Originally devoted to refugees and since opened to immigrant groups, the center offers various services - English language classes, bilingual case management, immigration application assistance, job placement and education counseling. “I have a big, huge soft spot for refugees. I think they’re incredibly grateful to be here and be safe,” Joyce exclaimed. “What is remarkable about the refugee population is that for all the stuff that has happened to them, they get here, and they want to start over, get a job and go to school. This overwhelming desire for what happened to them not to affect the course of their lives, it’s amazing.”
Nikocevic was one of the many with such a story Joyce has encountered through the years. Before being granted asylum, Nikocevic came for an interview for a position as a Bosnian-speaking English teacher. She began teaching the English classes and has since become a full-time employee, adding the title of program coordinator. She now works an additional full-time job as billing manager at Beth Israel Hospital in Manhattan.
Working 80 hours a week and devoting what free time she has to the now sizeable Astoria Bosnian community and her Bosnian friends and boyfriend, Nikocevic balances an American life with the Bosnian culture she loves. “Just because we came to live in America doesn’t mean we should forget who we are. I will always be an American Bosnian,” she explained. “My life, it’s pretty good. I work pretty hard, but it’s quiet. I’m allowed to say my name here without being afraid.”
It is this successful refugee transition – integration into a new life – that Nikocevic hopes to provide for those she serves at the center. As someone who has gone through the asylum process, Nikocevic said she brings compassion to her job. “Once you pass that path, you understand people and their pain and what they’re dealing with. You will have extra tolerance for them, and nothing will be hard if it makes their lives easier,” she said. “These people come only with a bit of hope, and it’s our responsibility to keep that hope alive.”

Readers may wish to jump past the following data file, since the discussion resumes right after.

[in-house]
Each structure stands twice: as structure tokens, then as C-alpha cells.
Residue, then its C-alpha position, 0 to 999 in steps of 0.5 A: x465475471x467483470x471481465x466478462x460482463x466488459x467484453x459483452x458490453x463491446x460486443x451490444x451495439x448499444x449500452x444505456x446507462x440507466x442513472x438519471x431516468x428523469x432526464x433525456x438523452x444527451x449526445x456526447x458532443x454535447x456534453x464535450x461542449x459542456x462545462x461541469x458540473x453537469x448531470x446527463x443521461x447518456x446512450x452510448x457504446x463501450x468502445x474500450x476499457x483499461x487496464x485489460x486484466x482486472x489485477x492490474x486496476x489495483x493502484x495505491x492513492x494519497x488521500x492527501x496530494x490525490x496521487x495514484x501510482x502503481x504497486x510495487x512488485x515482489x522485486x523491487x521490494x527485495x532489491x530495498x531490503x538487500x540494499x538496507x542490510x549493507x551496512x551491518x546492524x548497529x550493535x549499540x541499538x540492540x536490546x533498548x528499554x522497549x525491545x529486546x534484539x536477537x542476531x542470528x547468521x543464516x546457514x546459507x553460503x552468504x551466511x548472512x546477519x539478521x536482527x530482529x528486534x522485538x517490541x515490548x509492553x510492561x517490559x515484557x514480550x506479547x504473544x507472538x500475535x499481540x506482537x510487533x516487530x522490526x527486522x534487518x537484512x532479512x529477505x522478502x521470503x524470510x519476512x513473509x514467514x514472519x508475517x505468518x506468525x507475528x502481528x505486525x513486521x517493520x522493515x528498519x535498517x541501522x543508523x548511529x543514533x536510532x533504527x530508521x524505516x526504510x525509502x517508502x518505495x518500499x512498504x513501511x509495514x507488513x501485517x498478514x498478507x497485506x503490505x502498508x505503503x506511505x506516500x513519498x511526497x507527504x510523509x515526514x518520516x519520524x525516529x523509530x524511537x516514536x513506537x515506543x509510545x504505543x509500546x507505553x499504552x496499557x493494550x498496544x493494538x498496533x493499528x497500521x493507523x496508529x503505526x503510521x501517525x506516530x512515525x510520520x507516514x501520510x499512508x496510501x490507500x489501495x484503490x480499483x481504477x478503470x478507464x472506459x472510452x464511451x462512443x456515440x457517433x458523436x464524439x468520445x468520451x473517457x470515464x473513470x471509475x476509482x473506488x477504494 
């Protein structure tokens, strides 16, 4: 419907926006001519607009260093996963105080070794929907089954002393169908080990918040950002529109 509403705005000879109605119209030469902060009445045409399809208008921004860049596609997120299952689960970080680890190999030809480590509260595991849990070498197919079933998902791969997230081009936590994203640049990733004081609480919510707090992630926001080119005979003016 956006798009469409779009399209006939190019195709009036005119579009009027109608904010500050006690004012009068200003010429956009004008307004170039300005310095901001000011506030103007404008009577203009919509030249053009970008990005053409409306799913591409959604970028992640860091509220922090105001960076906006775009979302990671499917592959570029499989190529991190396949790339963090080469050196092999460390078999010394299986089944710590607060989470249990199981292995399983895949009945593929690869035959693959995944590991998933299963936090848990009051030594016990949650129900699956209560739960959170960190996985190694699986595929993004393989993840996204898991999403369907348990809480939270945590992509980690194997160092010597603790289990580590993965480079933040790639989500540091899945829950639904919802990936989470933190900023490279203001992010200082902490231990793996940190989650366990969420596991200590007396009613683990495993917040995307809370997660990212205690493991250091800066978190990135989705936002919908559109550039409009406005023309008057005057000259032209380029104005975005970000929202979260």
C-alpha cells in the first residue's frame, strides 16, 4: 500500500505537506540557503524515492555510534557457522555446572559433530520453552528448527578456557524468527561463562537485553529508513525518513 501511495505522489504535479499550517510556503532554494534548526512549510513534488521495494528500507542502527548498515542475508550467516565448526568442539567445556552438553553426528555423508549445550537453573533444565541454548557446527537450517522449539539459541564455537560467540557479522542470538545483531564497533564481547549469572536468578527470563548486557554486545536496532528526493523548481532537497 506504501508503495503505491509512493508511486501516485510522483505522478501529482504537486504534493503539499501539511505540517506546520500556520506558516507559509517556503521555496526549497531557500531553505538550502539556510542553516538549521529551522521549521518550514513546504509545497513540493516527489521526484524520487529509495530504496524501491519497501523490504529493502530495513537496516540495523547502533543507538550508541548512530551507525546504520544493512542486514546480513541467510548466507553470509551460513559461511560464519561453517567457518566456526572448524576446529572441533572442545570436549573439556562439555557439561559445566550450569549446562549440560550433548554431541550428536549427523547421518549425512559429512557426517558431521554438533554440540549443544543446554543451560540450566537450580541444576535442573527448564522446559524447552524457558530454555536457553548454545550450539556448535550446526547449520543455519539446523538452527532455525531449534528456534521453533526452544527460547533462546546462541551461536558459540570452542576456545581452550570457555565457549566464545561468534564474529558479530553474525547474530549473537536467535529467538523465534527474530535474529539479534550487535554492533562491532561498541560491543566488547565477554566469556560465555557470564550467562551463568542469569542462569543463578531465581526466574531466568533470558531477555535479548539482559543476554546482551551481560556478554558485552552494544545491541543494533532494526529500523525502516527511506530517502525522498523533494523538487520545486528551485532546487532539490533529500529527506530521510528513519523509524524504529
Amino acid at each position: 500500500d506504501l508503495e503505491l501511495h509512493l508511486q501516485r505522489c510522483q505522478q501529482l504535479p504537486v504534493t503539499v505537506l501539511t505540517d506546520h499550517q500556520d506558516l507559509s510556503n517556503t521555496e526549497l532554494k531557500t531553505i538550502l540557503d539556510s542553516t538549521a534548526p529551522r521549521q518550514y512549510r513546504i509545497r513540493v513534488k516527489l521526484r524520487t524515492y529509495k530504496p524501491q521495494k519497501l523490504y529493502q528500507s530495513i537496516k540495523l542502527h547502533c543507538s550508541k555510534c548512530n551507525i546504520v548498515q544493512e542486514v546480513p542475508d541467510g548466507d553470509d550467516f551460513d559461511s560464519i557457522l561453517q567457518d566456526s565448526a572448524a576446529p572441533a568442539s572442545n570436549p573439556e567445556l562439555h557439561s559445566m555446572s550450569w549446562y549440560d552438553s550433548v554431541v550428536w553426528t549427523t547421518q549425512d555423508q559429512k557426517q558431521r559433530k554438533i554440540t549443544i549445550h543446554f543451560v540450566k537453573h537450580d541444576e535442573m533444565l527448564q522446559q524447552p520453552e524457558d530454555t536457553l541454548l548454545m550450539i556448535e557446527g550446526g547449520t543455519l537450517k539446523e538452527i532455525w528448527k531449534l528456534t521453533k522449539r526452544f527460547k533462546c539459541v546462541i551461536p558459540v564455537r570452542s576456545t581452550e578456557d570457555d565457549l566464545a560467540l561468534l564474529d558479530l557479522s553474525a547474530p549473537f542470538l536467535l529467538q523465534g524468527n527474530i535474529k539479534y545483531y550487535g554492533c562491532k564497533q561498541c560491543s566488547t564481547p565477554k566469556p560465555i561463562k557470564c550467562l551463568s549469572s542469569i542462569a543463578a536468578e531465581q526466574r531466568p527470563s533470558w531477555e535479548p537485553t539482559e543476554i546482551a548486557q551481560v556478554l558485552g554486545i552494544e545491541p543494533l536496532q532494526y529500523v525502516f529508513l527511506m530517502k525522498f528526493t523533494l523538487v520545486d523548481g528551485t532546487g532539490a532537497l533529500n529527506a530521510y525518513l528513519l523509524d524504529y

Abdourahman Diallo is a relative newcomer to the ANSOB Center, part of a new wave of refugees and asylees from West Africa that emerged soon after the Center opened. Diallo came to America from Guinea with his mother, Mariama, in the summer of 2004. At 17, he was filed as a dependent on his mother’s asylum application.
Lacking proficiency in English, Diallo entered American high school as a freshman. In June, he graduated at the age of 21. That was when he became acquainted with the ANSOB Center, interacting regularly with “Miss Cathy,” Nikocevic and Iman Fawzy, who adds Arabic and French to the center’s linguistic offerings.
The ANSOB Center first helped Diallo get a job at J & R Music. For the last few months, they have also been working with him to apply to colleges and for financial aid. With his past experiences and linguistic skills in French, English, Fula, Susu and Mandingo, Diallo said he aspires to study international relations at a four-year college.
Diallo said he is grateful to have become connected with the ANSOB center, doubting he would have gotten a job or been able to go to college without their assistance. “I explained my situation, and Miss Cathy told me to come the next day. As soon as I came, she was warm the very first day. I couldn’t do it without their help,” Diallo recounted. “They’re a non-profit organization. They’re not asking us for anything. You see them working, and they’re doing this out of the goodness of their hearts. If anyone should be rewarded, it should definitely be them.”
In the four months since he first came to the center, Diallo has connected not only with the staff but with a community of refugees and immigrants from his native region of West Africa and from around the world. He has met people who may not share a language, nationality or ethnicity. They do share, however, an experience, a struggle and a hope. “Basically, every single person in here has a story. Every single person in here has been through something,” Diallo said. “There are people from all over the world. I like meeting new people. I like making new friends.”
Diallo’s story embodies the goal of the ANSOB center and those who work to enhance the refugee transition – a new life for those who come from places where life is not about opportunities and dreams but simply about surviving. “Some people don’t want to leave their country, but they are forced,” Nikocevic said. “If they are forced to leave, then they deserve a chance to make it somewhere else.”